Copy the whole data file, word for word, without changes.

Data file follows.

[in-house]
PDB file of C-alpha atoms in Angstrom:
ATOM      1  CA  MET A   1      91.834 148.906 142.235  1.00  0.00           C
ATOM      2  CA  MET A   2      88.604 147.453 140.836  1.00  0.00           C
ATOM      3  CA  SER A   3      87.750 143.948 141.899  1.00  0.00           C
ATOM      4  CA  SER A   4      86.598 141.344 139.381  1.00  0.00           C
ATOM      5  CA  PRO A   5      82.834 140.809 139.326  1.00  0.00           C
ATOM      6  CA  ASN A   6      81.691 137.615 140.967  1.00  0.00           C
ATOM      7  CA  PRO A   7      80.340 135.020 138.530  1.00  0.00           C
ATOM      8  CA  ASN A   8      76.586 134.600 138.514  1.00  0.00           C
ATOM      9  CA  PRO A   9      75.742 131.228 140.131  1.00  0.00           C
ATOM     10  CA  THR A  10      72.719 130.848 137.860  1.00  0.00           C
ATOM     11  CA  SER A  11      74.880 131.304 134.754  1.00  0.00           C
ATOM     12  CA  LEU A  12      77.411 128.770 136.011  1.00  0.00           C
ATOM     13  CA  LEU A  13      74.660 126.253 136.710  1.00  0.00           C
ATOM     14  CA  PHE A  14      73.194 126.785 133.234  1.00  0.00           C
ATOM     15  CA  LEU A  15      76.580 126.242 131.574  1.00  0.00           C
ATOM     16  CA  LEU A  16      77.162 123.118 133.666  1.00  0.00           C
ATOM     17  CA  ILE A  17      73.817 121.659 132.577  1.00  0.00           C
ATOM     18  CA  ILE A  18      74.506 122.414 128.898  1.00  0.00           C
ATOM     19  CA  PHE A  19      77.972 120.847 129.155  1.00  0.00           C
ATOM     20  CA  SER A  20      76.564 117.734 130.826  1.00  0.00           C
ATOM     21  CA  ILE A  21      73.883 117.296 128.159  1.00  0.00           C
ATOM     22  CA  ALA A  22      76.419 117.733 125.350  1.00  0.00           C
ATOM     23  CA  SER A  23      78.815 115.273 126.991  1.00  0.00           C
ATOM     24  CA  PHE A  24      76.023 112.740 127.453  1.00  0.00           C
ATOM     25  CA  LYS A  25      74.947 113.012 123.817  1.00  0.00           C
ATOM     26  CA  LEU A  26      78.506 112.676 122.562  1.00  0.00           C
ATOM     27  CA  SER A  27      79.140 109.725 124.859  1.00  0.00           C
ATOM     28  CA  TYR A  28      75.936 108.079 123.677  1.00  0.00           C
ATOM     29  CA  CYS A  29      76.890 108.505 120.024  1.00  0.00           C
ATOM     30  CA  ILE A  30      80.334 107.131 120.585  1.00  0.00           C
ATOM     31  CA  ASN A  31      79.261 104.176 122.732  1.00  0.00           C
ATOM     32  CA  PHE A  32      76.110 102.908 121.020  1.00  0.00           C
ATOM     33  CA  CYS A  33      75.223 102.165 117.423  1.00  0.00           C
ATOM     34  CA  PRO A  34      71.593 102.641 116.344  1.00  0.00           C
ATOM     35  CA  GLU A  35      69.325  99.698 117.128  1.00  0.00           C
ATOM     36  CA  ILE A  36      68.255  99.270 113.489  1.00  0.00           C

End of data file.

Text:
[in-house]
PDB file of C-alpha atoms in Angstrom:
ATOM      1  CA  MET A   1      91.834 148.906 142.235  1.00  0.00           C
ATOM      2  CA  MET A   2      88.604 147.453 140.836  1.00  0.00           C
ATOM      3  CA  SER A   3      87.750 143.948 141.899  1.00  0.00           C
ATOM      4  CA  SER A   4      86.598 141.344 139.381  1.00  0.00           C
ATOM      5  CA  PRO A   5      82.834 140.809 139.326  1.00  0.00           C
ATOM      6  CA  ASN A   6      81.691 137.615 140.967  1.00  0.00           C
ATOM      7  CA  PRO A   7      80.340 135.020 138.530  1.00  0.00           C
ATOM      8  CA  ASN A   8      76.586 134.600 138.514  1.00  0.00           C
ATOM      9  CA  PRO A   9      75.742 131.228 140.131  1.00  0.00           C
ATOM     10  CA  THR A  10      72.719 130.848 137.860  1.00  0.00           C
ATOM     11  CA  SER A  11      74.880 131.304 134.754  1.00  0.00           C
ATOM     12  CA  LEU A  12      77.411 128.770 136.011  1.00  0.00           C
ATOM     13  CA  LEU A  13      74.660 126.253 136.710  1.00  0.00           C
ATOM     14  CA  PHE A  14      73.194 126.785 133.234  1.00  0.00           C
ATOM     15  CA  LEU A  15      76.580 126.242 131.574  1.00  0.00           C
ATOM     16  CA  LEU A  16      77.162 123.118 133.666  1.00  0.00           C
ATOM     17  CA  ILE A  17      73.817 121.659 132.577  1.00  0.00           C
ATOM     18  CA  ILE A  18      74.506 122.414 128.898  1.00  0.00           C
ATOM     19  CA  PHE A  19      77.972 120.847 129.155  1.00  0.00           C
ATOM     20  CA  SER A  20      76.564 117.734 130.826  1.00  0.00           C
ATOM     21  CA  ILE A  21      73.883 117.296 128.159  1.00  0.00           C
ATOM     22  CA  ALA A  22      76.419 117.733 125.350  1.00  0.00           C
ATOM     23  CA  SER A  23      78.815 115.273 126.991  1.00  0.00           C
ATOM     24  CA  PHE A  24      76.023 112.740 127.453  1.00  0.00           C
ATOM     25  CA  LYS A  25      74.947 113.012 123.817  1.00  0.00           C
ATOM     26  CA  LEU A  26      78.506 112.676 122.562  1.00  0.00           C
ATOM     27  CA  SER A  27      79.140 109.725 124.859  1.00  0.00           C
ATOM     28  CA  TYR A  28      75.936 108.079 123.677  1.00  0.00           C
ATOM     29  CA  CYS A  29      76.890 108.505 120.024  1.00  0.00           C
ATOM     30  CA  ILE A  30      80.334 107.131 120.585  1.00  0.00           C
ATOM     31  CA  ASN A  31      79.261 104.176 122.732  1.00  0.00           C
ATOM     32  CA  PHE A  32      76.110 102.908 121.020  1.00  0.00           C
ATOM     33  CA  CYS A  33      75.223 102.165 117.423  1.00  0.00           C
ATOM     34  CA  PRO A  34      71.593 102.641 116.344  1.00  0.00           C
ATOM     35  CA  GLU A  35      69.325  99.698 117.128  1.00  0.00           C
ATOM     36  CA  ILE A  36      68.255  99.270 113.489  1.00  0.00           C